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Spectators watch as an undersea volcano erupts off the coast of Tonga, tossing clouds of smoke, steam and ash thousands of feet (meters) into the sky above the South Pacific ocean, Wednesday, March 18, 2009. The eruption was at sea about 6 miles (10 kilometers) from the southwest coast off the main island of Tongatapu, an area where up to 36 undersea volcanoes are clustered. (AP)

Spectators watch as an undersea volcano erupts off the coast of Tonga, tossing clouds of smoke, steam and ash thousands of feet into the sky above the South Pacific ocean, on March 18, 2009. The eruption was at sea about 6 miles from the southwest coast off the main island of Tongatapu, an area where up to 36 undersea volcanoes are clustered. (AP)

It’s volcano time in Alaska. Mount Redoubt, 100 miles southwest of Anchorage, blowing miles high over the land of grizzly bear and glacier.

And in the South Pacific — off the coast of Tonga — an undersea volcano erupting up through the waves in a spectacular display.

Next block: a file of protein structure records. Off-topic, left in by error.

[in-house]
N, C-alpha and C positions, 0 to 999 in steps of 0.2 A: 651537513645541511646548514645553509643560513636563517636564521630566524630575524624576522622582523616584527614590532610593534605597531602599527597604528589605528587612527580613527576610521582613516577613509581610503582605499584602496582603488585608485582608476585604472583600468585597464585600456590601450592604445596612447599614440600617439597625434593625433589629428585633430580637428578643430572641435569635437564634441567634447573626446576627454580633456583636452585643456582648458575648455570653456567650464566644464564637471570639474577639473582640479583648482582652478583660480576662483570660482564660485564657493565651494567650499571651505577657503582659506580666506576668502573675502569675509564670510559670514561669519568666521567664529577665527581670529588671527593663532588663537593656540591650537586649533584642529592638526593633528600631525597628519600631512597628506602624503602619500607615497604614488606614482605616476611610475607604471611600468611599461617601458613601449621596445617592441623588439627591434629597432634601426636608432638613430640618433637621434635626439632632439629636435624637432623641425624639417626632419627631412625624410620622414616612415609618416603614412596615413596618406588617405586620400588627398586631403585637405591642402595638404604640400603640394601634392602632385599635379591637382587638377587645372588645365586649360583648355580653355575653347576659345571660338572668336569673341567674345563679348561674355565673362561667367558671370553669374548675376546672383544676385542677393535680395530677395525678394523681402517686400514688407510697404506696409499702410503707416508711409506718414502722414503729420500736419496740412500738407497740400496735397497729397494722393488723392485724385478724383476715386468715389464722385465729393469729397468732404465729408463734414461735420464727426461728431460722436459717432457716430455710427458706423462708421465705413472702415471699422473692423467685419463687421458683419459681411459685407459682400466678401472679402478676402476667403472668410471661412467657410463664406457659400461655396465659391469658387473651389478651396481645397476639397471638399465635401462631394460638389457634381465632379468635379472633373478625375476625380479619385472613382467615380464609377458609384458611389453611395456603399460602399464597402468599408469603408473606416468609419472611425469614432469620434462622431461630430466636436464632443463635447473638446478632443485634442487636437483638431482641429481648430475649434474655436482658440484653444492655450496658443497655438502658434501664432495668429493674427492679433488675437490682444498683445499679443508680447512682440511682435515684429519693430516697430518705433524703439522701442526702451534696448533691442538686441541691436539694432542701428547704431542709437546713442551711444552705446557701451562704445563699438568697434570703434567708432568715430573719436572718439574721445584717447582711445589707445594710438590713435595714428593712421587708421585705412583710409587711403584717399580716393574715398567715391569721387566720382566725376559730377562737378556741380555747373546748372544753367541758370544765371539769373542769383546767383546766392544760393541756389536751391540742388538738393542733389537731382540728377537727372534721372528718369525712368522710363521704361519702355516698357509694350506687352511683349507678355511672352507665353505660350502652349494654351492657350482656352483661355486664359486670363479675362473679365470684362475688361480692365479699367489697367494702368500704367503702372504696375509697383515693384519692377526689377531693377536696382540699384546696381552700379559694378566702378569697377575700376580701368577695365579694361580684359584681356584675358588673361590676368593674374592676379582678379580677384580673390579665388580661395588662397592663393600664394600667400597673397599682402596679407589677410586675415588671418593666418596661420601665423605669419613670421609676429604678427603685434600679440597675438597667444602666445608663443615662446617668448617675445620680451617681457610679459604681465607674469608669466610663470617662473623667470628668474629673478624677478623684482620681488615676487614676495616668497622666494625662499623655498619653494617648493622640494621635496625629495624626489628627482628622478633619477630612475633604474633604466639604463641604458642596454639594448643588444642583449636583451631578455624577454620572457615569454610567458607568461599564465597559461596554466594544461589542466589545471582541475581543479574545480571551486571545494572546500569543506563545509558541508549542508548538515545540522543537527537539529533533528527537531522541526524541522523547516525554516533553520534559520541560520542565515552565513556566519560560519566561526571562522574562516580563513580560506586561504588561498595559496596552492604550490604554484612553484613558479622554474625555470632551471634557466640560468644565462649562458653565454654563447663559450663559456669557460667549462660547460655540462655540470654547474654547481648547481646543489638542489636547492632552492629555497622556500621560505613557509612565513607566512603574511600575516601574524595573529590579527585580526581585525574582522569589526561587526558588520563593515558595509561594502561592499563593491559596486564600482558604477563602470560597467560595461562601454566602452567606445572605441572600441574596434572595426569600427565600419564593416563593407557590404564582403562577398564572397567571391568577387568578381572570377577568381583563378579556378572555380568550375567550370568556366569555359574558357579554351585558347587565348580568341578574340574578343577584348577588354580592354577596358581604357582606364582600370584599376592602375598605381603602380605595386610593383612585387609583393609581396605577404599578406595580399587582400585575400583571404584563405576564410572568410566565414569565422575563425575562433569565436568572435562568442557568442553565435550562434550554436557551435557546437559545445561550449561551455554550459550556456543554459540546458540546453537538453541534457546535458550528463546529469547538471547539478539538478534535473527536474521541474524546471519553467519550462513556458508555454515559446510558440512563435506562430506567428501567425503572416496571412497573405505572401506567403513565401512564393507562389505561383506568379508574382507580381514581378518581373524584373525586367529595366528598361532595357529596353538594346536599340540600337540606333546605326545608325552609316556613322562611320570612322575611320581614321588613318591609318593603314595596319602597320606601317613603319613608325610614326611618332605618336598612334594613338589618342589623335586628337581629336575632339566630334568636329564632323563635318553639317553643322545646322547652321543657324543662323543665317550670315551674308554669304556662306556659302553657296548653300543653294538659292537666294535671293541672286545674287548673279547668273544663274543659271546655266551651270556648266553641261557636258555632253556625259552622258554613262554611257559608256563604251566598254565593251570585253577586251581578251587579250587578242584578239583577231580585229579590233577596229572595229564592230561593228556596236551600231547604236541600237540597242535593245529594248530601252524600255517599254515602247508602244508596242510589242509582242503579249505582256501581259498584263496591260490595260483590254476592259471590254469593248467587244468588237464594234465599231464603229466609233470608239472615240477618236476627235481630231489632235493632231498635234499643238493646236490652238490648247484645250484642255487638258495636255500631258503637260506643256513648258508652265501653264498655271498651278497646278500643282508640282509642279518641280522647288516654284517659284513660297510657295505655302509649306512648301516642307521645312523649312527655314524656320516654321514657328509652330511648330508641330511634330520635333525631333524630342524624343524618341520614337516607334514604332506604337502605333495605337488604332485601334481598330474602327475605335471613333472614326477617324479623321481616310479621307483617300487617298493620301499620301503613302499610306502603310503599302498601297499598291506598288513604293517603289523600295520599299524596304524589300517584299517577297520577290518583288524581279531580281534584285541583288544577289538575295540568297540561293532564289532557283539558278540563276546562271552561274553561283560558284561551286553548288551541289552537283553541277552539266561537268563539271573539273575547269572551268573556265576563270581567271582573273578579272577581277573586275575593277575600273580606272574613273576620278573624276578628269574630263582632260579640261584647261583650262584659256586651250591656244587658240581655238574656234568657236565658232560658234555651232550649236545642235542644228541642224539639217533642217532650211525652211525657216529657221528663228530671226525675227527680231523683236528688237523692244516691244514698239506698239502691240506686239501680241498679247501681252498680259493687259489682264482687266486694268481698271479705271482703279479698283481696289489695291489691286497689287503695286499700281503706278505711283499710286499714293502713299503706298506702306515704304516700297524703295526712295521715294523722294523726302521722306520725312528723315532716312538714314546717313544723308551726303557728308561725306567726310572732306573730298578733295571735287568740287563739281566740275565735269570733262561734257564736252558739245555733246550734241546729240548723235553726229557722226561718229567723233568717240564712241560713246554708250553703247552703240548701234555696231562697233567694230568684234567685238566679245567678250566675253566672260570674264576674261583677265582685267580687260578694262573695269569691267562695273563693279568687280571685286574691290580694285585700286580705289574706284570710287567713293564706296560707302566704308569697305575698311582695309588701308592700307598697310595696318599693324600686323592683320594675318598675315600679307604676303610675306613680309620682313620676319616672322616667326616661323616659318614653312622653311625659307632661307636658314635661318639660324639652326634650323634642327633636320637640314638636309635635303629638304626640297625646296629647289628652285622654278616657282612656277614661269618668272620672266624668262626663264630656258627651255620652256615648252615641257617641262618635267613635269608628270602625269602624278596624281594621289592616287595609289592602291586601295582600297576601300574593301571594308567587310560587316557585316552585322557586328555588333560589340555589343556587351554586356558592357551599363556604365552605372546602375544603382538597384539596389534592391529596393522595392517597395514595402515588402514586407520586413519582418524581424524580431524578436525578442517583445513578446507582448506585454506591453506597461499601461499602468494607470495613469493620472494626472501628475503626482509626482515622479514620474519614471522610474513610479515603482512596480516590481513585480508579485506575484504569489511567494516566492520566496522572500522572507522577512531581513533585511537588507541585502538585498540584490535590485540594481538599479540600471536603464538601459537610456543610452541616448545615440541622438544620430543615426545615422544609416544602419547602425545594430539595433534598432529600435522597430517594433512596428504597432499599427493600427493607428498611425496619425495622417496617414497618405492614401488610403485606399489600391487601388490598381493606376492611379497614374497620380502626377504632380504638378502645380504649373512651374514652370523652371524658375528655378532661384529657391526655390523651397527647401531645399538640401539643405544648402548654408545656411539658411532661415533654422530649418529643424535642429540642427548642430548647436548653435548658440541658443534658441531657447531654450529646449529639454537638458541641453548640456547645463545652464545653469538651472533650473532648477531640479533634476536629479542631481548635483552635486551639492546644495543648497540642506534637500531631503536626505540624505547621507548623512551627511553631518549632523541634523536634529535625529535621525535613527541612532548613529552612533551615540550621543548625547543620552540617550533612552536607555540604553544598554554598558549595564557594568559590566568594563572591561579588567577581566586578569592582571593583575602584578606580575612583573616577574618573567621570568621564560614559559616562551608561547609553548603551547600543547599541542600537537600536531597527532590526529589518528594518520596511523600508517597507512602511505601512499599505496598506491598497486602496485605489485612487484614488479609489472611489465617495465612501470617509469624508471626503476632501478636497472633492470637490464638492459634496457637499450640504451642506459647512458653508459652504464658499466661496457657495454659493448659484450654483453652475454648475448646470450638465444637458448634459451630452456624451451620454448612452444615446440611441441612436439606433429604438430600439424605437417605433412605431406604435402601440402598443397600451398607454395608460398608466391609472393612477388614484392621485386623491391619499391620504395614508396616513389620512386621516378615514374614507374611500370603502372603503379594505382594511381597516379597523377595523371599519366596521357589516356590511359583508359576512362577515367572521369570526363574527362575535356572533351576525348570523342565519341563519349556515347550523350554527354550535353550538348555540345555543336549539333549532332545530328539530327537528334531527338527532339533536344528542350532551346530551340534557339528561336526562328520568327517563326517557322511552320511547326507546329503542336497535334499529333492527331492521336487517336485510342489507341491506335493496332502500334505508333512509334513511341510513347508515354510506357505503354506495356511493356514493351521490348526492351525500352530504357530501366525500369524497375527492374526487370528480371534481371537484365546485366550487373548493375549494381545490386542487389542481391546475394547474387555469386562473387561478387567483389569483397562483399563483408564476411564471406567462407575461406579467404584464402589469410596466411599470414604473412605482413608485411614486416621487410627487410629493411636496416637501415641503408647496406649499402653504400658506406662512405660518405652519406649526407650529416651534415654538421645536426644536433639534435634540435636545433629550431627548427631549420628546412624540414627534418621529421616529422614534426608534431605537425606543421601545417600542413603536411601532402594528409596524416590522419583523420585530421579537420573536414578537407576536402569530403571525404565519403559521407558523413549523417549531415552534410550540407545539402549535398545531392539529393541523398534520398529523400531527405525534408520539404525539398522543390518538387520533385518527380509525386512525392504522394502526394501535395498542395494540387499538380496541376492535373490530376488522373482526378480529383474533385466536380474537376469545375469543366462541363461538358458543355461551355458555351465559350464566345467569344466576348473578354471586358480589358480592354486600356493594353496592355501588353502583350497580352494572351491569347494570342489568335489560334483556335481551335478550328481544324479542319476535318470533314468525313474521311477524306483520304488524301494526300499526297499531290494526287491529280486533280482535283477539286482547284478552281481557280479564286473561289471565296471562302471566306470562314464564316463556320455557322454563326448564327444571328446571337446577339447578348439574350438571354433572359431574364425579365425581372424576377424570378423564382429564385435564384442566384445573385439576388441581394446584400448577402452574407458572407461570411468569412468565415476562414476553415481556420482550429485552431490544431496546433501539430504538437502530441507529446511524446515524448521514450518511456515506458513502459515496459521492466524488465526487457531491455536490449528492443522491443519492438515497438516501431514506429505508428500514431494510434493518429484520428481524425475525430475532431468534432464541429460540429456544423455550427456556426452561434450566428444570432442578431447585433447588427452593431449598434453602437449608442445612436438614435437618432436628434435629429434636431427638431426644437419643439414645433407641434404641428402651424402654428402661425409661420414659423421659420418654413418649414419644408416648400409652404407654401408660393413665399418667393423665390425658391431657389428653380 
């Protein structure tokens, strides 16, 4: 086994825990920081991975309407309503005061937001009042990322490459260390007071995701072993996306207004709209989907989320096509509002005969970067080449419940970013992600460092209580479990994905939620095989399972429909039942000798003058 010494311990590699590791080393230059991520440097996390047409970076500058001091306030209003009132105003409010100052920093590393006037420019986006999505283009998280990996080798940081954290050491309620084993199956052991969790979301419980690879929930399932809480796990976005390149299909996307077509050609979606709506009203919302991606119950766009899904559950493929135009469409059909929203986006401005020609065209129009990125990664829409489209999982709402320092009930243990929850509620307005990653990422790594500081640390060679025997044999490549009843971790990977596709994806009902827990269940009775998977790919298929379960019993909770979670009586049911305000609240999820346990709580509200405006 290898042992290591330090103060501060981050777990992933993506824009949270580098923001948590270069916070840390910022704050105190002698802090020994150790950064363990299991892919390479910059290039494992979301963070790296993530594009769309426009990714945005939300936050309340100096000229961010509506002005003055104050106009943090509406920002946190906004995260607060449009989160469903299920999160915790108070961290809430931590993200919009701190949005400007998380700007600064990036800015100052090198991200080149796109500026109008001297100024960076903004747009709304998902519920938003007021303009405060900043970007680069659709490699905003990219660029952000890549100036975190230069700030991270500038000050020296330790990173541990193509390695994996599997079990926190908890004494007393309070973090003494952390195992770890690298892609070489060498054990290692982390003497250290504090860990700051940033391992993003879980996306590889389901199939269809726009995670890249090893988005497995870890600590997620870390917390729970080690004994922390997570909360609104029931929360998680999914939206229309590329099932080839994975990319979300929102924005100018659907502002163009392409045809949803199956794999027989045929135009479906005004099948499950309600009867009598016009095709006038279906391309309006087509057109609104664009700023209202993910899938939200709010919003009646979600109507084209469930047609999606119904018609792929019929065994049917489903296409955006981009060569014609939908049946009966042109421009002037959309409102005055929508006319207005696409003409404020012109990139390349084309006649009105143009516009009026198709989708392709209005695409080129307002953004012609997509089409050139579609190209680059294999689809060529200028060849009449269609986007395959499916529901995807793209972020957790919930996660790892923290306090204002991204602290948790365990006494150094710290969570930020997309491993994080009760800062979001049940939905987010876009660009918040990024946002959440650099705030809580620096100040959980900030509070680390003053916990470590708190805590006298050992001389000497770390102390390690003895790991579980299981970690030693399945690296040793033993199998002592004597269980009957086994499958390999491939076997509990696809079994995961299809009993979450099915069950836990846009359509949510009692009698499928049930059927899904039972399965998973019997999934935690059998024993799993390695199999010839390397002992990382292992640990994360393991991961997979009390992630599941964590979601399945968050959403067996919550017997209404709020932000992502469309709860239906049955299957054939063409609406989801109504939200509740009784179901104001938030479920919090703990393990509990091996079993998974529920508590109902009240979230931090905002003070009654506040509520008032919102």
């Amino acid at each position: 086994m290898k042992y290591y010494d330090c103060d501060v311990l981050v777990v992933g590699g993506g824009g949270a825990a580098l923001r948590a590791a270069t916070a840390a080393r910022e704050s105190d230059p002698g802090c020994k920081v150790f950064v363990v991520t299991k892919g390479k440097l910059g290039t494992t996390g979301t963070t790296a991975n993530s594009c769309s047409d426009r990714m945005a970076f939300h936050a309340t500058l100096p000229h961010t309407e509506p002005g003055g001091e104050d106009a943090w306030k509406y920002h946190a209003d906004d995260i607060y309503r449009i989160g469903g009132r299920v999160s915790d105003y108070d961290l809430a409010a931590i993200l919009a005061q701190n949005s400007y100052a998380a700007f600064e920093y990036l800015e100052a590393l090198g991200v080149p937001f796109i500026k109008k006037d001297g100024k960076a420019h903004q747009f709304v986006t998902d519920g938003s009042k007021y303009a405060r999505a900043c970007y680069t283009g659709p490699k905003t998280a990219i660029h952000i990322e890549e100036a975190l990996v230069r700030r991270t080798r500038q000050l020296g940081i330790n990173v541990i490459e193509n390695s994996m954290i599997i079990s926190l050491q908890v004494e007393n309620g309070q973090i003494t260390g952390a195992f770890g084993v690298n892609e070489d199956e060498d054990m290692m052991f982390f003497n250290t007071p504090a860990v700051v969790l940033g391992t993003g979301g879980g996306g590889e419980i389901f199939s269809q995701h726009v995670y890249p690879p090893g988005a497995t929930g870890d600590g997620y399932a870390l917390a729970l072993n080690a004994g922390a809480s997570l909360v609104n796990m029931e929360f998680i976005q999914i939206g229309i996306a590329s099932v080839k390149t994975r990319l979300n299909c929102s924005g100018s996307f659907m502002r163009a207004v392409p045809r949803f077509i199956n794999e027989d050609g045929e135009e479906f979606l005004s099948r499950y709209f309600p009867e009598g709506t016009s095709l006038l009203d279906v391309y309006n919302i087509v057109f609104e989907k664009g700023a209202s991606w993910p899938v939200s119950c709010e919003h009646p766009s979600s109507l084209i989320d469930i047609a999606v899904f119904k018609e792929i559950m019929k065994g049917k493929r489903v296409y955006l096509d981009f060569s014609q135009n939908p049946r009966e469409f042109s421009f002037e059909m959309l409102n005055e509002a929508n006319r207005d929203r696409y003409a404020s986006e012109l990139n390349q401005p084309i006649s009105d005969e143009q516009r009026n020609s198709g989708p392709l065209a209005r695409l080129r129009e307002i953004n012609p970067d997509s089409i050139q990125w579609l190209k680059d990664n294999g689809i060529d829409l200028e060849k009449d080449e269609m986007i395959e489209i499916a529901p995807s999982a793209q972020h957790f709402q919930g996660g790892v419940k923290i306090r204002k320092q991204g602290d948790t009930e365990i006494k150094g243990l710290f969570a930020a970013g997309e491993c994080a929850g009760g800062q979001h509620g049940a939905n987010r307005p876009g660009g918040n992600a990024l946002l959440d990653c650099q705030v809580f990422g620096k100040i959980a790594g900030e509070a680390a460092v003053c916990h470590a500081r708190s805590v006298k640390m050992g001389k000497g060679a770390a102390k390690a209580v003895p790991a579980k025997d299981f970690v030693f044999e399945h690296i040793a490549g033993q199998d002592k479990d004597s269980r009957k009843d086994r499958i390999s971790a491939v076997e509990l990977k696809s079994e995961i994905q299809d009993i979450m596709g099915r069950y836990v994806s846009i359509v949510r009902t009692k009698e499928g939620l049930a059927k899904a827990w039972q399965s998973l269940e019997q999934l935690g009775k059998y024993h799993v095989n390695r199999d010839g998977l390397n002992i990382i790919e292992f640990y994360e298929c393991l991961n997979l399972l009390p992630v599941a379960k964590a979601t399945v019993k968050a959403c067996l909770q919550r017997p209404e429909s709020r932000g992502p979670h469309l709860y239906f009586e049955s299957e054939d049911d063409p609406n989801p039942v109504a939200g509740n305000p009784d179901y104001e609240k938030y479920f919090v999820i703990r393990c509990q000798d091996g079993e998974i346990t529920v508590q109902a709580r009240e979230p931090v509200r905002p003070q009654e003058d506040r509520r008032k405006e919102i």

We don’t get to talk with volcanologists often here. Today we will — about the eruptions this week, the deep-Earth plumbing that makes them blow, and the consequences on the ground, the sea, and in the air, of all that power.

This hour, On Point: It’s volcano time. We’ll bring in the volcanologists.

You can join the conversation. Have you been following the reports from Redoubt? From north and south and South Pacific? What’s your experience of volcanoes? Your question on volcanoes?

Guests:

Peter Cervelli joins us from the operations room of the Alaska Volcano Observatory in Anchorage. He’s the volcanologist and geophysicist on the job there.

From Girdwood, Alaska, we’re joined by Cyrus Read. He’s an engineer and geophysicist with the Alaska Volcano Observatory and travelled to the Mt. Redoubt observation hut this week. See images of the current Redoubt activity.

With us from Washington, DC, is Marianne Guffanti, senior geologist with the U.S. Geological Survey. She is the lead scientist for the USGS on the issue of volcanic hazards to aviation and serves as a technical advisor to the Federal Aviation Administration.

And from Pasadena, California, we’re joined by Mark Simons, professor of geophysics in the Seismological Laboratory at the California Institute of Technology (Caltech). He studies volcanoes worldwide using satellite imagery to detect bulges in the Earth’s crust as volcanoes become active.

Here’s a shot from the Redoubt webcam on Monday, March 23:

Alaska Volcano Observatory / U.S. Geological Survey

And here’s an amazing YouTube video of the eruption off the coast of Tonga in the South Pacific last week (more from YouTube here):

And here’s a video from the Discovery Channel highlighting their five favorite volcano webcams around the world…

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